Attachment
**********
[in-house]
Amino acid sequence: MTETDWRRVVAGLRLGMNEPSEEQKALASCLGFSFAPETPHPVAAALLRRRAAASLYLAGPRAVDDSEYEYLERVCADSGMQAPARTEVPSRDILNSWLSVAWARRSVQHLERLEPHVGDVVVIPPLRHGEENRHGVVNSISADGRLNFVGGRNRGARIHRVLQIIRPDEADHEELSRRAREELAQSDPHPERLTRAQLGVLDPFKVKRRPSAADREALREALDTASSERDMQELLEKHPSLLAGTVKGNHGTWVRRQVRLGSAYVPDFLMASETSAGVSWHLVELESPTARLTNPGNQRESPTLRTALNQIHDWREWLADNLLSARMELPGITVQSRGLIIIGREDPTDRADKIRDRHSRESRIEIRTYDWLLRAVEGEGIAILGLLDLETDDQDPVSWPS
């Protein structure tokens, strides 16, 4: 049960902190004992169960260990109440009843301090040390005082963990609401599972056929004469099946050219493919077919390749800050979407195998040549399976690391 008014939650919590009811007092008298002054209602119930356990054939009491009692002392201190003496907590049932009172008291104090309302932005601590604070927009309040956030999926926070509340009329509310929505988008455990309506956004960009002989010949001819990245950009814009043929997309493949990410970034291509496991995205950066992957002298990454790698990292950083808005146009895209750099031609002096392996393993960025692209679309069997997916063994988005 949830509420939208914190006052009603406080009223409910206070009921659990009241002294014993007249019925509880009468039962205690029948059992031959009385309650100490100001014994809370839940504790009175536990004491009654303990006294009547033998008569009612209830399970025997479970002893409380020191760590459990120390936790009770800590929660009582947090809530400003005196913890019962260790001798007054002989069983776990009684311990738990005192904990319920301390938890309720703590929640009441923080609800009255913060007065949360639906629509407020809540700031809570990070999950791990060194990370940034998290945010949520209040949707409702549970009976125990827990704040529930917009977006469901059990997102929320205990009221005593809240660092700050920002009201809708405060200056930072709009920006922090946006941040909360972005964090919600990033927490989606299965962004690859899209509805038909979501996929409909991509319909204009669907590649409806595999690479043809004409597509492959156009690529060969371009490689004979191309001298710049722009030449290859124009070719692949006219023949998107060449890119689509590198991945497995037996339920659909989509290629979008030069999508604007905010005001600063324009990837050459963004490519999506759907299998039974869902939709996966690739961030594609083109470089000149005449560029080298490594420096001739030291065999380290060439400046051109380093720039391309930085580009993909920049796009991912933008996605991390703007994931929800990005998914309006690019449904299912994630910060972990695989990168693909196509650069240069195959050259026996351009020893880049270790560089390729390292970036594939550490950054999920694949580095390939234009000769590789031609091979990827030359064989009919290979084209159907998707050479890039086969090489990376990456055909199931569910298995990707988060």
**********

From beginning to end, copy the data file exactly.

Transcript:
[in-house]
Amino acid sequence: MTETDWRRVVAGLRLGMNEPSEEQKALASCLGFSFAPETPHPVAAALLRRRAAASLYLAGPRAVDDSEYEYLERVCADSGMQAPARTEVPSRDILNSWLSVAWARRSVQHLERLEPHVGDVVVIPPLRHGEENRHGVVNSISADGRLNFVGGRNRGARIHRVLQIIRPDEADHEELSRRAREELAQSDPHPERLTRAQLGVLDPFKVKRRPSAADREALREALDTASSERDMQELLEKHPSLLAGTVKGNHGTWVRRQVRLGSAYVPDFLMASETSAGVSWHLVELESPTARLTNPGNQRESPTLRTALNQIHDWREWLADNLLSARMELPGITVQSRGLIIIGREDPTDRADKIRDRHSRESRIEIRTYDWLLRAVEGEGIAILGLLDLETDDQDPVSWPS
């Protein structure tokens, strides 16, 4: 049960902190004992169960260990109440009843301090040390005082963990609401599972056929004469099946050219493919077919390749800050979407195998040549399976690391 008014939650919590009811007092008298002054209602119930356990054939009491009692002392201190003496907590049932009172008291104090309302932005601590604070927009309040956030999926926070509340009329509310929505988008455990309506956004960009002989010949001819990245950009814009043929997309493949990410970034291509496991995205950066992957002298990454790698990292950083808005146009895209750099031609002096392996393993960025692209679309069997997916063994988005 949830509420939208914190006052009603406080009223409910206070009921659990009241002294014993007249019925509880009468039962205690029948059992031959009385309650100490100001014994809370839940504790009175536990004491009654303990006294009547033998008569009612209830399970025997479970002893409380020191760590459990120390936790009770800590929660009582947090809530400003005196913890019962260790001798007054002989069983776990009684311990738990005192904990319920301390938890309720703590929640009441923080609800009255913060007065949360639906629509407020809540700031809570990070999950791990060194990370940034998290945010949520209040949707409702549970009976125990827990704040529930917009977006469901059990997102929320205990009221005593809240660092700050920002009201809708405060200056930072709009920006922090946006941040909360972005964090919600990033927490989606299965962004690859899209509805038909979501996929409909991509319909204009669907590649409806595999690479043809004409597509492959156009690529060969371009490689004979191309001298710049722009030449290859124009070719692949006219023949998107060449890119689509590198991945497995037996339920659909989509290629979008030069999508604007905010005001600063324009990837050459963004490519999506759907299998039974869902939709996966690739961030594609083109470089000149005449560029080298490594420096001739030291065999380290060439400046051109380093720039391309930085580009993909920049796009991912933008996605991390703007994931929800990005998914309006690019449904299912994630910060972990695989990168693909196509650069240069195959050259026996351009020893880049270790560089390729390292970036594939550490950054999920694949580095390939234009000769590789031609091979990827030359064989009919290979084209159907998707050479890039086969090489990376990456055909199931569910298995990707988060």